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If a board is called a Council, and those on it are now called Council Members rather than Councilmen and Councilwomen for the purpose of gender neutrality, please explain if there is a difference between the title of the position and the title by which they are addressed in conversation at meetings. Would it be appropriate to refer to them as Councillors? Are attorneys sometimes called Counsellors? Does this seem confusing if both are interacting at the same meeting?

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"Council Members" is the word generally used to refer to all of them. In individual address, it is common to use the gender-specific form, i.e. Councilman or Councilwoman. As to Councillor, it is also used, but because of the homophone Counsellor, which is not the same thing, I think that Councillor is less used.

A councillor is a person who is a member of a council. A counselor is someone gives counsel, or advice. Of course, councillors can give counsel, even while on the council. And no doubt many counsellors are members of a council. A council of counselors.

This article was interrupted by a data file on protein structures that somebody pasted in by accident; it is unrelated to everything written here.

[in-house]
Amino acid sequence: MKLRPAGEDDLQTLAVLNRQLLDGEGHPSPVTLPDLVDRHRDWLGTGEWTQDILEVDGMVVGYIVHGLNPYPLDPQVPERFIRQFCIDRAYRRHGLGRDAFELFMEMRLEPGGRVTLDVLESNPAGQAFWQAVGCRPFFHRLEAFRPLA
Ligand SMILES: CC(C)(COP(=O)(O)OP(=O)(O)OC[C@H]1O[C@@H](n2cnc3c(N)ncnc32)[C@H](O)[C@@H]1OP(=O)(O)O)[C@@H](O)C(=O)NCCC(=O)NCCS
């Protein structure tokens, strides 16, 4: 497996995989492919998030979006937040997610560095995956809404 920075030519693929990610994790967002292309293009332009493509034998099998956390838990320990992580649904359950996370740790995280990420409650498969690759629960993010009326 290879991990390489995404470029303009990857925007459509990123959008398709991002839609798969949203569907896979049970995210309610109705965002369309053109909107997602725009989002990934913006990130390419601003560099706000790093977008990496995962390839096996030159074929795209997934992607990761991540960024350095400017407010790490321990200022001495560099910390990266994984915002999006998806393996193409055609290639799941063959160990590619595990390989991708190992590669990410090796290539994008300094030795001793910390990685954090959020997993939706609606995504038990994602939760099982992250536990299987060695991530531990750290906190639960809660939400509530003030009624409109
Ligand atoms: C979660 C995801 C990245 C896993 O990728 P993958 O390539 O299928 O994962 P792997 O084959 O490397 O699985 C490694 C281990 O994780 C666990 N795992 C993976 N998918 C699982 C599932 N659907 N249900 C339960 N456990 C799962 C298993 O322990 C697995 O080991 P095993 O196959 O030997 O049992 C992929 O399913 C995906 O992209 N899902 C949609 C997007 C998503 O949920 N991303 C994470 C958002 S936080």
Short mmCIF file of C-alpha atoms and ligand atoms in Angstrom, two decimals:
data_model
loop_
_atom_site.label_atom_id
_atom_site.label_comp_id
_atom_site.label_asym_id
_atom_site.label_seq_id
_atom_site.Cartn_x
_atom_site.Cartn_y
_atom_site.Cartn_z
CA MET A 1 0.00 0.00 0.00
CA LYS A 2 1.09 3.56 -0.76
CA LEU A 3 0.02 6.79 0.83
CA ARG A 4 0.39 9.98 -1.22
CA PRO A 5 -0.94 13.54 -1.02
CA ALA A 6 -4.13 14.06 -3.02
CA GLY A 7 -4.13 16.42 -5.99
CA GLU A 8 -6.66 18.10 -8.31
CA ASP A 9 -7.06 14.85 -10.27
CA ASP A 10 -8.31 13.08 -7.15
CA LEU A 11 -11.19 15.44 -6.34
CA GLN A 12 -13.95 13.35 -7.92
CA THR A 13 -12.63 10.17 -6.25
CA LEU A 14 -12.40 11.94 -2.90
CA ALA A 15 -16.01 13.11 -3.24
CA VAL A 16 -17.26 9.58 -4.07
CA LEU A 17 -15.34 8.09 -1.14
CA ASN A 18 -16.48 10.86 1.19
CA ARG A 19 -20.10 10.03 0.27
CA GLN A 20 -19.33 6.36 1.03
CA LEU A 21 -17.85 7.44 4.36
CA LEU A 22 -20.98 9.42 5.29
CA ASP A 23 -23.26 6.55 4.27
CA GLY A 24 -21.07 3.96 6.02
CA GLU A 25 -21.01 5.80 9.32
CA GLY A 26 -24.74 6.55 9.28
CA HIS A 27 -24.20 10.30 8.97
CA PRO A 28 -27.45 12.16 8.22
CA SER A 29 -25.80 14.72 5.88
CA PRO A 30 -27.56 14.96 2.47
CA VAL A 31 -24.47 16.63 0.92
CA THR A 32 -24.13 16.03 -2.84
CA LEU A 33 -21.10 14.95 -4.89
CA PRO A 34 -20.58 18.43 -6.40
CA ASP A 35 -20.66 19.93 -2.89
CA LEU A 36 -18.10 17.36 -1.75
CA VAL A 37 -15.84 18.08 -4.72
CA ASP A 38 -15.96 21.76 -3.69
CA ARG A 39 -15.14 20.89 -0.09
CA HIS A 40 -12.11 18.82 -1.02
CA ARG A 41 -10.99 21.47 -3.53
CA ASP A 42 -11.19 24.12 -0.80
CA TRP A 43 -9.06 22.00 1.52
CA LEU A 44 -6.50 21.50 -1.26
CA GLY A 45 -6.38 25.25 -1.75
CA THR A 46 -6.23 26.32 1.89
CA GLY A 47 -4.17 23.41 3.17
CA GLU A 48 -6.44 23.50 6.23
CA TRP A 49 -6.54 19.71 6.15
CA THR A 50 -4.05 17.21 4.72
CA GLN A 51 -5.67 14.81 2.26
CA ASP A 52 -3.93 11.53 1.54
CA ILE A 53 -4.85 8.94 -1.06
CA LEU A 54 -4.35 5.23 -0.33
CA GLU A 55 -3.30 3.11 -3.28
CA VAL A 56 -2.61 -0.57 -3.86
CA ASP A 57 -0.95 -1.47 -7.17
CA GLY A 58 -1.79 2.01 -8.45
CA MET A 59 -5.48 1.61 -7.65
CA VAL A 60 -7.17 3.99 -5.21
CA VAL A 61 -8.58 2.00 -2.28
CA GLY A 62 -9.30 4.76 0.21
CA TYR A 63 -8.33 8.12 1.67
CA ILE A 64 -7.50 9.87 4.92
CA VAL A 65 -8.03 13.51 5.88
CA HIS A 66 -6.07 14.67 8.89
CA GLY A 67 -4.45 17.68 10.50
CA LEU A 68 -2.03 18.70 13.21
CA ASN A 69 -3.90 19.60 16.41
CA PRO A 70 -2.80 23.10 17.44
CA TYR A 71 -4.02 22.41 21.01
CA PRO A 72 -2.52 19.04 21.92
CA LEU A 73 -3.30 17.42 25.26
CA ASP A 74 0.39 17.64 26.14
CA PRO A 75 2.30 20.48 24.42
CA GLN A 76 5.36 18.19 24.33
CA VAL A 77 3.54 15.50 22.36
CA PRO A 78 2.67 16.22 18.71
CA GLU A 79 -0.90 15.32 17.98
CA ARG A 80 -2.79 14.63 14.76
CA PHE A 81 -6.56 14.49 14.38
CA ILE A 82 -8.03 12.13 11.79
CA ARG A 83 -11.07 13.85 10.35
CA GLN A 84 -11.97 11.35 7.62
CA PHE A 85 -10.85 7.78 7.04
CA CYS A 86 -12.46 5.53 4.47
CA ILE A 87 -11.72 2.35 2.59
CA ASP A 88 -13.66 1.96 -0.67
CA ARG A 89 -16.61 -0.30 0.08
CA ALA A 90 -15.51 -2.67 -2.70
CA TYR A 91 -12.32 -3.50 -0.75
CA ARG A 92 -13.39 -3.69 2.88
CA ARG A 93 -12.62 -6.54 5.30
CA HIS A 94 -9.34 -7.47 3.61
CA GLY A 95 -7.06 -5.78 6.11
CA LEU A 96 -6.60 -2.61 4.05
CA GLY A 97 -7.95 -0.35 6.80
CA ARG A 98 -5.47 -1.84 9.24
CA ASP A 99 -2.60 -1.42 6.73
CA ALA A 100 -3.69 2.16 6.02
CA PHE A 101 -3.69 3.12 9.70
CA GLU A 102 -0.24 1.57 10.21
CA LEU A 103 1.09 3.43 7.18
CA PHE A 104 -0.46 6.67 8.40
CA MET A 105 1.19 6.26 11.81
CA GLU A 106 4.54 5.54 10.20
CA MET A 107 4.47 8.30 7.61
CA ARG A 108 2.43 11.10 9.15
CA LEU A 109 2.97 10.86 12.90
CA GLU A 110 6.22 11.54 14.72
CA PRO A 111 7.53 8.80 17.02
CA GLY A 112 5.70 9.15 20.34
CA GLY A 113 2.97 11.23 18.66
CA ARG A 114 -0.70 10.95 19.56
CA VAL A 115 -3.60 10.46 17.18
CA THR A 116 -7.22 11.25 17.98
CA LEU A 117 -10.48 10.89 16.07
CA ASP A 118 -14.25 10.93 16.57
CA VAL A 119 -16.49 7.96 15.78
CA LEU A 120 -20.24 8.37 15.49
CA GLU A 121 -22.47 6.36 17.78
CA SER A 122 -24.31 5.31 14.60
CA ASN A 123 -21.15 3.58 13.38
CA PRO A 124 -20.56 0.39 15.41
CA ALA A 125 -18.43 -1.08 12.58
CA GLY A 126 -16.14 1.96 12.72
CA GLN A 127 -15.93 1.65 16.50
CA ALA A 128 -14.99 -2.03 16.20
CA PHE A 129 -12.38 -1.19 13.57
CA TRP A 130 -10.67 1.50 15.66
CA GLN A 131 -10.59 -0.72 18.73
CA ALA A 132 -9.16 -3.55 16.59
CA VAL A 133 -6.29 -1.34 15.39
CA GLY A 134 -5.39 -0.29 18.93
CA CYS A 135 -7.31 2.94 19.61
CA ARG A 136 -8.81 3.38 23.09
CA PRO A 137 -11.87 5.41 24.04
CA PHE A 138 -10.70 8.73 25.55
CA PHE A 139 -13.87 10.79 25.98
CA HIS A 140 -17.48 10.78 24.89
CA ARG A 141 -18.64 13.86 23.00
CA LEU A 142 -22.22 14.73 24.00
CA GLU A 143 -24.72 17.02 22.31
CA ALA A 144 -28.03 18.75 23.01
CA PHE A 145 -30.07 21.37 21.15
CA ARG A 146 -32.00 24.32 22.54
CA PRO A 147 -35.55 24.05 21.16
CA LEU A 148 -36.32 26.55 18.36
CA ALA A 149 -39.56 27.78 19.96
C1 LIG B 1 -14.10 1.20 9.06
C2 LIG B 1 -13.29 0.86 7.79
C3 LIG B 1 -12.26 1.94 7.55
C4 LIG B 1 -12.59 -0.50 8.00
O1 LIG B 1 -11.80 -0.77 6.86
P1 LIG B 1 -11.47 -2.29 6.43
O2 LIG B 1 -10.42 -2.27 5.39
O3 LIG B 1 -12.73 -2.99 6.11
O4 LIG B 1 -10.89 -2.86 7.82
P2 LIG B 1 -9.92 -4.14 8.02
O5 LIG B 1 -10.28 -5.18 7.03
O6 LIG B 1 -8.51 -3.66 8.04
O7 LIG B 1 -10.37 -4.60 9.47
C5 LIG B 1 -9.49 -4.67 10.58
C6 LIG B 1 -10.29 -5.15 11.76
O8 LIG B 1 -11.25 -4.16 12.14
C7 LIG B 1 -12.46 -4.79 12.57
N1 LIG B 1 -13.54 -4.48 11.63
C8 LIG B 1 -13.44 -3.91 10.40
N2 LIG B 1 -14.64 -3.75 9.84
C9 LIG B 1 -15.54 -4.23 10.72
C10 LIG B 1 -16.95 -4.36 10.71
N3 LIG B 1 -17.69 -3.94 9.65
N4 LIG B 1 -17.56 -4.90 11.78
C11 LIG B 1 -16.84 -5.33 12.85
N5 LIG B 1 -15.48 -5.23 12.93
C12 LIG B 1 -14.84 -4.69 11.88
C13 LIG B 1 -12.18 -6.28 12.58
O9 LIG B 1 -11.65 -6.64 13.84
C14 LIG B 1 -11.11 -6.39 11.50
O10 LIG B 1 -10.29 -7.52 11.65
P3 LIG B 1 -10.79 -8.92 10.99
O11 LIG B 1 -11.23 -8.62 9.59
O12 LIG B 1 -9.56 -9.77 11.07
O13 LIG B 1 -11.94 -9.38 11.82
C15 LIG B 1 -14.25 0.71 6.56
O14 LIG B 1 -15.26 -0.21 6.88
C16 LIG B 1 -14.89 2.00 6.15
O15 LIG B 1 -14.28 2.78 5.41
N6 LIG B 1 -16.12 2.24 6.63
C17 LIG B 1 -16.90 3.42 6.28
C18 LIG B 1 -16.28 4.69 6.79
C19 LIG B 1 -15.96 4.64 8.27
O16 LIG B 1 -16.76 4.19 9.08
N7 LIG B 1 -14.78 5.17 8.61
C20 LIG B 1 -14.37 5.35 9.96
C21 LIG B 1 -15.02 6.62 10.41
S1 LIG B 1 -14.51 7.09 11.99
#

What fun!

And yes, an attorney is sometimes addressed or referred to as Counsellor.

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I've never heard Councilman or Councilwoman used in British English. The normal term for any member of a local council would be Councillor.

The term attorney is not used in the UK to mean a lawyer, and lawyers are never referred to as counsellor.

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  • Hi @TrevorD, I was intrigued by this answer and looked up the distinction between barrister and solicitor (being the terms in use in the UK). The functions of barrister and solicitor are combined into one, and all who are licensed to practice law may do both functions. en.wikipedia.org/wiki/Barrister#United_States – Cyberherbalist Aug 10 '13 at 22:52

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